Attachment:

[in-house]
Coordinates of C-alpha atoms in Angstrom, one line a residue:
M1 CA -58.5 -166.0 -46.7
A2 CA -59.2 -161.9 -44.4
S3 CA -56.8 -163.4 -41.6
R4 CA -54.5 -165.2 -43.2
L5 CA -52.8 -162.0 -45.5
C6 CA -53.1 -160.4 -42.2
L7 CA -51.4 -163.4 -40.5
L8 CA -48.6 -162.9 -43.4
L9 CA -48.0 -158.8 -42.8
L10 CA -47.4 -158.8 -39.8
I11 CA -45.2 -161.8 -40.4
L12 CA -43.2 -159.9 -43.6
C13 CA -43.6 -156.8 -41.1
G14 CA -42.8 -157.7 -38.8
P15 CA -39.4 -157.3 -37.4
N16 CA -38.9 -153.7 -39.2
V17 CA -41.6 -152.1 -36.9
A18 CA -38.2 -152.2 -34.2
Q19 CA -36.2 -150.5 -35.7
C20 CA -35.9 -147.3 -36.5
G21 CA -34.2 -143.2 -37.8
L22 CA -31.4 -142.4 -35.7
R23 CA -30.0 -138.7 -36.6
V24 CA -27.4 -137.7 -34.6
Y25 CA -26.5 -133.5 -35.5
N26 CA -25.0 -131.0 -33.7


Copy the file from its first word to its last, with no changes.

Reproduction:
[in-house]
Coordinates of C-alpha atoms in Angstrom, one line a residue:
M1 CA -58.5 -166.0 -46.7
A2 CA -59.2 -161.9 -44.4
S3 CA -56.8 -163.4 -41.6
R4 CA -54.5 -165.2 -43.2
L5 CA -52.8 -162.0 -45.5
C6 CA -53.1 -160.4 -42.2
L7 CA -51.4 -163.4 -40.5
L8 CA -48.6 -162.9 -43.4
L9 CA -48.0 -158.8 -42.8
L10 CA -47.4 -158.8 -39.8
I11 CA -45.2 -161.8 -40.4
L12 CA -43.2 -159.9 -43.6
C13 CA -43.6 -156.8 -41.1
G14 CA -42.8 -157.7 -38.8
P15 CA -39.4 -157.3 -37.4
N16 CA -38.9 -153.7 -39.2
V17 CA -41.6 -152.1 -36.9
A18 CA -38.2 -152.2 -34.2
Q19 CA -36.2 -150.5 -35.7
C20 CA -35.9 -147.3 -36.5
G21 CA -34.2 -143.2 -37.8
L22 CA -31.4 -142.4 -35.7
R23 CA -30.0 -138.7 -36.6
V24 CA -27.4 -137.7 -34.6
Y25 CA -26.5 -133.5 -35.5
N26 CA -25.0 -131.0 -33.7